Comparisons of the genomes from humans and lower organisms reveal that the complexity in humans is achieved not by a dramatic increase in the number of genes but by alternative splicing events that stitch together different portions of genes to generate diverse proteins. Correct splicing allows normal healthy function, however, incorrect splicing is linked to many human diseases. For example, muscular dystrophy, ataxias, parkinsonism, neurofibromatosis, psychiatric disorders and cancer have their origins in splicing errors. Splicing reactions are catalyzed by a large macromolecular machine known as the spliceosome. Composed of both RNA and protein, the spliceosome can accurately select the proper splice sites from a considerably large precursor mRNA in healthy cells. The assembly of the spliceosome, the identification of the correct 5'and 3'splice sites and the chemical splicing reaction itself is regulated by a large class of splicing factors known as SR proteins. SR proteins contain one or two RNA recognition motifs and a long C-terminal domain rich in numerous arginine-serine dipeptide repeats. The phosphorylation of the RS domain serves many RNA processing functions including splice-site selection, import of SR proteins into the nucleus and export of mature mRNA to the cytoplasm. This project will investigate how two principal families of splicing enzymes uniquely impact SR protein function through regiospecific, multi-site phosphorylation of the RS domains. Using engineered footprinting methods, the directionality of the splicing enzymes will be defined and shown to control which serines in the RS domain are modified. The effects of these selective phosphorylation reactions on SR protein structure and interaction/function within the spliceosome will then be evaluated using kinetic, structural, splicing and cellular assays. The goal is to identify how splicing kinases recognize and phosphorylate specific regions of the RS domains and determine how these chemical modifications impact splicing componentry.
Comparisons of the genomes from humans and lower organisms reveal that the complexity in humans is achieved not by a dramatic increase in the number genes but by splicing events that stitch together different portions of genes to generate diverse proteins. Correct splicing allows normal healthy function, however, incorrect splicing is linked to many human neurodegenerative diseases and cancer. We are investigating how the newly identified drug targets for diverse diseases known as splicing enzymes (named SR-kinases) regulate important splicing factors (a specific family of proteins known as SR proteins) which cooperate in the control of alternative splicing reactions important in both health and disease.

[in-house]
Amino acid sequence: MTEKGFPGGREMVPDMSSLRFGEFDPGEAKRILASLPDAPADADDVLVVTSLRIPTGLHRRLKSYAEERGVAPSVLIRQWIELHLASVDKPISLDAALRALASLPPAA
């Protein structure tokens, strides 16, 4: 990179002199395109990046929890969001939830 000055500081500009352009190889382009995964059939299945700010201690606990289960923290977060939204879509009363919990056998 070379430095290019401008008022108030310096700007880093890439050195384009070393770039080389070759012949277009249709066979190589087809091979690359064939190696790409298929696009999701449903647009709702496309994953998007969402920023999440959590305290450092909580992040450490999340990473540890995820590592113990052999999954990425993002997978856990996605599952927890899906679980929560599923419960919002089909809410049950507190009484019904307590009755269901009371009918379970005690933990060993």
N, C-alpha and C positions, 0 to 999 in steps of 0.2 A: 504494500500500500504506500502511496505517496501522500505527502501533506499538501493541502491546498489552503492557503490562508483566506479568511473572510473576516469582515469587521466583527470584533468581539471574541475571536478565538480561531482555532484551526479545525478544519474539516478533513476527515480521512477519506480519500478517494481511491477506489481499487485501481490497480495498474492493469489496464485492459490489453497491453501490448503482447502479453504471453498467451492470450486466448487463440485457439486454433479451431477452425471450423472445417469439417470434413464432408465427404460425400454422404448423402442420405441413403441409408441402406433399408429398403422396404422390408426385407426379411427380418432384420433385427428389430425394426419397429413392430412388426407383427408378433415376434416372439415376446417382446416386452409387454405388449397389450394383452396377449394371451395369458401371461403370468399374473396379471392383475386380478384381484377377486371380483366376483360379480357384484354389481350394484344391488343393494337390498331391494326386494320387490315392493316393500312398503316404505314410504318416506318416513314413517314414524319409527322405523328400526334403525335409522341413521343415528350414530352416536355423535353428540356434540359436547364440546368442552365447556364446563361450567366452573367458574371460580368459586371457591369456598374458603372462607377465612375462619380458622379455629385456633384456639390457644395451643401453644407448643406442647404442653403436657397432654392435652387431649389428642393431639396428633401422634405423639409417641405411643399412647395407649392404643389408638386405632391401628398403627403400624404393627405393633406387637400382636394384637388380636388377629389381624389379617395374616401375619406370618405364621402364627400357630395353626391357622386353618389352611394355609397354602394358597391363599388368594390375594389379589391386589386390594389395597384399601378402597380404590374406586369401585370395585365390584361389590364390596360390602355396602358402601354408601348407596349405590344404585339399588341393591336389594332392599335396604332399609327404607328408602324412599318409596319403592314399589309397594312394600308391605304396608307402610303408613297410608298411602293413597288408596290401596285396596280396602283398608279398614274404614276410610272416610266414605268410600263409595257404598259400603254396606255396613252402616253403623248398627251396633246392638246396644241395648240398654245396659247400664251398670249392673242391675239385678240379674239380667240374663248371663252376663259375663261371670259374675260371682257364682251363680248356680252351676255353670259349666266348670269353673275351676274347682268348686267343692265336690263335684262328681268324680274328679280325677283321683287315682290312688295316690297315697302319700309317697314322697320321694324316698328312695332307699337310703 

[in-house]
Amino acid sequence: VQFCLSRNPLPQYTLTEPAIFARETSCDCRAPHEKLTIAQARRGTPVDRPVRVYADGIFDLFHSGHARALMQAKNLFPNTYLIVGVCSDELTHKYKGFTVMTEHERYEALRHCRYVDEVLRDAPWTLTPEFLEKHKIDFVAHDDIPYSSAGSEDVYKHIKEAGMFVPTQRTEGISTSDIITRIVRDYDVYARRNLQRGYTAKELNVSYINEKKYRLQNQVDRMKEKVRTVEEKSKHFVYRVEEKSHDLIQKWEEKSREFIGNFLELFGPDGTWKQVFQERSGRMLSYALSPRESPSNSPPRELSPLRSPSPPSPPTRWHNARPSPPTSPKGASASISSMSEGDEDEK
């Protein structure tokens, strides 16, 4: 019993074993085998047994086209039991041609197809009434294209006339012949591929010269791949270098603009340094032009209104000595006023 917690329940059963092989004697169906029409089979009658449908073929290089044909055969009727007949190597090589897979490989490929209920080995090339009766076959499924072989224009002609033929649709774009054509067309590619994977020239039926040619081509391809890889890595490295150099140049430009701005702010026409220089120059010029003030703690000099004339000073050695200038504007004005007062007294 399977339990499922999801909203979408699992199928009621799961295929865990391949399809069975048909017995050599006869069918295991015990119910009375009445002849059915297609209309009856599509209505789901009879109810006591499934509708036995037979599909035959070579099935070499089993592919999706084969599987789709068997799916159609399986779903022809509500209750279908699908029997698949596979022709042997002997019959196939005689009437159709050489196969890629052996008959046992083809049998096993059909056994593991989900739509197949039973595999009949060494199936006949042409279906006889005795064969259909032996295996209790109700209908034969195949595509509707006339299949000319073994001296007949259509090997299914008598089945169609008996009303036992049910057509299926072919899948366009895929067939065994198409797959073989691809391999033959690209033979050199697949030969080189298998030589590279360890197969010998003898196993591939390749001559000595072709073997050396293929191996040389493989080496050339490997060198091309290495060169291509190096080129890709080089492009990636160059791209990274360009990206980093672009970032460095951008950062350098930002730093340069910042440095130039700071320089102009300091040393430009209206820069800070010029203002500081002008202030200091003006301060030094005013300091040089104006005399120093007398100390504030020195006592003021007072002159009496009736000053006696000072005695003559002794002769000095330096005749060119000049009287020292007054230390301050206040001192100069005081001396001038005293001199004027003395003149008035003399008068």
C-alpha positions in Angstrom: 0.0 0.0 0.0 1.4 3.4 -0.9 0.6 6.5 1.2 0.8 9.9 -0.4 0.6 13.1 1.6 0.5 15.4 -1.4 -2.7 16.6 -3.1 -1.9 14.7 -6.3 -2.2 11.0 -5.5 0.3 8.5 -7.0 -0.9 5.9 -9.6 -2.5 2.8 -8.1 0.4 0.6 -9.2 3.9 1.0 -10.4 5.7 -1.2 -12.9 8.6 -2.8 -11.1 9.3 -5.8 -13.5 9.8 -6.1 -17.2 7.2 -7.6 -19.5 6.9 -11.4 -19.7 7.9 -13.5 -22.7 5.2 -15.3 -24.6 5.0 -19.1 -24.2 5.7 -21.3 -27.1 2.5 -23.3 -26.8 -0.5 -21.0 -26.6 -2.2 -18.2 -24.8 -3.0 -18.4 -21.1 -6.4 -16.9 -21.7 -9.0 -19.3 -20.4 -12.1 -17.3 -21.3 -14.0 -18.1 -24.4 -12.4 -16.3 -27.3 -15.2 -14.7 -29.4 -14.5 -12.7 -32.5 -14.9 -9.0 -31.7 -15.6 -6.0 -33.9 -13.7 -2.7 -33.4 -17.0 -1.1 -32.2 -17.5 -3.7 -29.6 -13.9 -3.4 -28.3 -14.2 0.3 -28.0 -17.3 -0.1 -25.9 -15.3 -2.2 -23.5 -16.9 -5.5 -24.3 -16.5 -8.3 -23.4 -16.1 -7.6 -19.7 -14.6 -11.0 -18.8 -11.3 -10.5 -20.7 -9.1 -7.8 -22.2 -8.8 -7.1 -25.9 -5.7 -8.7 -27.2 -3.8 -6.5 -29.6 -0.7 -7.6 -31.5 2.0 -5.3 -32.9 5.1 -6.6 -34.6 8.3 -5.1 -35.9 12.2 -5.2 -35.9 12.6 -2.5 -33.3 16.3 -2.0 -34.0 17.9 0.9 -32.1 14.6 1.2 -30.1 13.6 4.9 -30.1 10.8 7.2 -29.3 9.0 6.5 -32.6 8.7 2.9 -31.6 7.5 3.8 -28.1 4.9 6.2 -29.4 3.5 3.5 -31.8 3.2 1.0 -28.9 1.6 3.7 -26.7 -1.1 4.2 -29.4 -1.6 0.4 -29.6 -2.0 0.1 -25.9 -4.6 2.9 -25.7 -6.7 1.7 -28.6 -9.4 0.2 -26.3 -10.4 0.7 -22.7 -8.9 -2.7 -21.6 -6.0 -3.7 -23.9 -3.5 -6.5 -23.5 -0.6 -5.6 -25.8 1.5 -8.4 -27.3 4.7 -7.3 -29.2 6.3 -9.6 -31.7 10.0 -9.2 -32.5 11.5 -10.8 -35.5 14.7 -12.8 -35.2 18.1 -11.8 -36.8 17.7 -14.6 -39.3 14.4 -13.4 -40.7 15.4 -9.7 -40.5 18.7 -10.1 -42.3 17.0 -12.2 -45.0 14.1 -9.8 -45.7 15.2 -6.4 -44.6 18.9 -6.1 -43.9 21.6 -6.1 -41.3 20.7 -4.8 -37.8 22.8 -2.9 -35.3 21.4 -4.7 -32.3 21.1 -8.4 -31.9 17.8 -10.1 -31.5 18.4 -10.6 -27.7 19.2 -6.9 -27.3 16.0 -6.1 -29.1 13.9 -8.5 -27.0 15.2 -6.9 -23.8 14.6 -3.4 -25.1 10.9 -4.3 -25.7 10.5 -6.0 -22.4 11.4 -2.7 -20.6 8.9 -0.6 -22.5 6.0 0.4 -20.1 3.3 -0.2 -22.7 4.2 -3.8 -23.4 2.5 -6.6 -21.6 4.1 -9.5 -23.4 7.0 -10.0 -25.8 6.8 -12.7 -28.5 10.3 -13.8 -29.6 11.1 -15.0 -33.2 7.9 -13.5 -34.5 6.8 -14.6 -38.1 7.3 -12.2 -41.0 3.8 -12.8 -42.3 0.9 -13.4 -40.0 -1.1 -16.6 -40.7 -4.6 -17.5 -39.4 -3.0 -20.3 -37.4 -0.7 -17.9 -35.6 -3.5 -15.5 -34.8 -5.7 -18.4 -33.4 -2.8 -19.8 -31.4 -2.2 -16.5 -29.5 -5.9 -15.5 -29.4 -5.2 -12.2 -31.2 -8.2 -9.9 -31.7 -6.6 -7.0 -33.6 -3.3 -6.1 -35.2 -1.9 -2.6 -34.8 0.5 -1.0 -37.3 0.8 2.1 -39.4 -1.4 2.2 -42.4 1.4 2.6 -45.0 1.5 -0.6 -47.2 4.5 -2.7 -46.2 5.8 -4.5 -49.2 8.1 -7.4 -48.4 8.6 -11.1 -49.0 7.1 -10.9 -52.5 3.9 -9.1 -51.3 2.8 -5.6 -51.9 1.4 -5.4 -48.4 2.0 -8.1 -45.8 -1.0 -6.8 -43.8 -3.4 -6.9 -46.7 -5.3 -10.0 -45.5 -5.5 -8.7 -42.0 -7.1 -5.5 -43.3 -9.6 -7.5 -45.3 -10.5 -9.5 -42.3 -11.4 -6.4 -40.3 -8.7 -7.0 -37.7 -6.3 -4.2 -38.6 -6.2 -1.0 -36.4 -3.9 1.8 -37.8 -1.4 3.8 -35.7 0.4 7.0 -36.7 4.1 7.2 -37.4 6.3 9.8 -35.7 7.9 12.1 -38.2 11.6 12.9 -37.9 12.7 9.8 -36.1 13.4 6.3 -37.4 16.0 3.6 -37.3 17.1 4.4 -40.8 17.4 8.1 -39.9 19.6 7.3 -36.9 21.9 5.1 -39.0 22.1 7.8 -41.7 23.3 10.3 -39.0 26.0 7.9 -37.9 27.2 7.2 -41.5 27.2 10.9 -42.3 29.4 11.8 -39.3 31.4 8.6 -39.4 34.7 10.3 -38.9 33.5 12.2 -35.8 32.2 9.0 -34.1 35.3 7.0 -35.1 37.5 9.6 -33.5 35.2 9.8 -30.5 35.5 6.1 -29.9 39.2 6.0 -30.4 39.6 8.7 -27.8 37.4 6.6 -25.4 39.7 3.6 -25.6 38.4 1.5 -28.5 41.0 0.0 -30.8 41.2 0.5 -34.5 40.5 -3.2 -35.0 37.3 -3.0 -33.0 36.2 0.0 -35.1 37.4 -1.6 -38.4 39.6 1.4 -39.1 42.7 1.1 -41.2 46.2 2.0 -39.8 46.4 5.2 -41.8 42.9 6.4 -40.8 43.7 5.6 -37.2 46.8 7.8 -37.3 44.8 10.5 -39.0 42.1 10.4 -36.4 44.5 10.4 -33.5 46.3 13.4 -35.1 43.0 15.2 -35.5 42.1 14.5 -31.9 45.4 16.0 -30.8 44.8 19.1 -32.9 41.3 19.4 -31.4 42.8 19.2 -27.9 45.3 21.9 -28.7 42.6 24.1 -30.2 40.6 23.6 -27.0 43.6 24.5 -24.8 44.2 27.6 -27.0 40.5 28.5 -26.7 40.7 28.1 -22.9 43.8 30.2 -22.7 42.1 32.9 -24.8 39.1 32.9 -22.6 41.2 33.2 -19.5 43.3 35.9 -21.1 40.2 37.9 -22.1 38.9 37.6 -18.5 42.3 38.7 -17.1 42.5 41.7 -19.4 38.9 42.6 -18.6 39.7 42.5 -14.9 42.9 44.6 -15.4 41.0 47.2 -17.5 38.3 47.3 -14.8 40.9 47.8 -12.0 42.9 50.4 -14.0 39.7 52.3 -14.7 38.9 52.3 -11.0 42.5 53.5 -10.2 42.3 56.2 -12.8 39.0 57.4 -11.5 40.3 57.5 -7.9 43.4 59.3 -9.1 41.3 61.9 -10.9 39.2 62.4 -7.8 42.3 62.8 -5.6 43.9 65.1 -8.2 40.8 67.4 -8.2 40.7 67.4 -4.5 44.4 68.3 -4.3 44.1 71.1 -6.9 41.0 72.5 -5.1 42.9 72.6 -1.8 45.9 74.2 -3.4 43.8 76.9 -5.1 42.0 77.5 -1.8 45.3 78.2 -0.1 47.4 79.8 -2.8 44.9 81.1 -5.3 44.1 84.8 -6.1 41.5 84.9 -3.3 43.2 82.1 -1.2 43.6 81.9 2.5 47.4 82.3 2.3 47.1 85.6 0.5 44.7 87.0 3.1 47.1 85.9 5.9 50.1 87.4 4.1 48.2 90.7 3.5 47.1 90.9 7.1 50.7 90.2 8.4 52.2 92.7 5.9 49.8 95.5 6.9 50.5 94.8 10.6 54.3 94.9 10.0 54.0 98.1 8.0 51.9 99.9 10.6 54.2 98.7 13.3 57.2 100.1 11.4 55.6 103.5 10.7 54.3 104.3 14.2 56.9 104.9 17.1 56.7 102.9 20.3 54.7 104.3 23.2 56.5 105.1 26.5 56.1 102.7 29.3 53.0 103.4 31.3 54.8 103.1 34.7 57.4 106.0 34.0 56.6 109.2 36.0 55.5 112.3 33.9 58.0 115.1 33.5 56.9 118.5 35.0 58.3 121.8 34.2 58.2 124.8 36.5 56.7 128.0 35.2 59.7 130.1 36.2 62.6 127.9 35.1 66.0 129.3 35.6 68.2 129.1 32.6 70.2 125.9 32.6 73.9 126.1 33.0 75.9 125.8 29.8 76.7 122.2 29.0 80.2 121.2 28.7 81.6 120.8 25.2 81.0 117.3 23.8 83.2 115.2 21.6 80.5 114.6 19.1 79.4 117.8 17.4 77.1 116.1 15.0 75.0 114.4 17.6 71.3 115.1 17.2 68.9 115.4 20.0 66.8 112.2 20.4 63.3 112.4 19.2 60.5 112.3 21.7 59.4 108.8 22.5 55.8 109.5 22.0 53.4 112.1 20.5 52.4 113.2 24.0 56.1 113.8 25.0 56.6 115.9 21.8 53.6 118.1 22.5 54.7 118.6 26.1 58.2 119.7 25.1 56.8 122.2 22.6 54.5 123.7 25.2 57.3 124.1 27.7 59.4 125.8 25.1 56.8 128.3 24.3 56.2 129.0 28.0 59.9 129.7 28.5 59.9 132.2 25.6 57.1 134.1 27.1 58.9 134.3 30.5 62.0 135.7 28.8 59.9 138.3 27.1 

|Aubol, Brandon E; Serrano, Pedro; Fattet, Laurent et al. (2018) Molecular interactions connecting the function of the serine-arginine-rich protein SRSF1 to protein phosphatase 1. J Biol Chem 293:16751-16760|
|Aubol, Brandon E; Keshwani, Malik M; Fattet, Laurent et al. (2018) Mobilization of a splicing factor through a nuclear kinase-kinase complex. Biochem J 475:677-690|
|Aubol, Brandon E; Hailey, Kendra L; Fattet, Laurent et al. (2017) Redirecting SR Protein Nuclear Trafficking through an Allosteric Platform. J Mol Biol 429:2178-2191|
|Serrano, Pedro; Aubol, Brandon E; Keshwani, Malik M et al. (2016) Directional Phosphorylation and Nuclear Transport of the Splicing Factor SRSF1 Is Regulated by an RNA Recognition Motif. J Mol Biol 428:2430-2445|
|Aubol, Brandon E; Wu, Guowei; Keshwani, Malik M et al. (2016) Release of SR Proteins from CLK1 by SRPK1: A Symbiotic Kinase System for Phosphorylation Control of Pre-mRNA Splicing. Mol Cell 63:218-228|
|Keshwani, Malik M; Aubol, Brandon E; Fattet, Laurent et al. (2015) Conserved proline-directed phosphorylation regulates SR protein conformation and splicing function. Biochem J 466:311-22|
|Jamros, Michael A; Aubol, Brandon E; Keshwani, Malik M et al. (2015) Intra-domain Cross-talk Regulates Serine-arginine Protein Kinase 1-dependent Phosphorylation and Splicing Function of Transformer 2?1. J Biol Chem 290:17269-81|
|Barkho, Sulyman; Pierce, Levi C T; Li, Sheng et al. (2015) Theoretical Insights Reveal Novel Motions in Csk's SH3 Domain That Control Kinase Activation. PLoS One 10:e0127724|
|Aubol, Brandon E; Adams, Joseph A (2014) Recruiting a silent partner for activation of the protein kinase SRPK1. Biochemistry 53:4625-34|
|Barkho, Sulyman; Pierce, Levi C T; McGlone, Maria L et al. (2013) Distal loop flexibility of a regulatory domain modulates dynamics and activity of C-terminal SRC kinase (csk). PLoS Comput Biol 9:e1003188|
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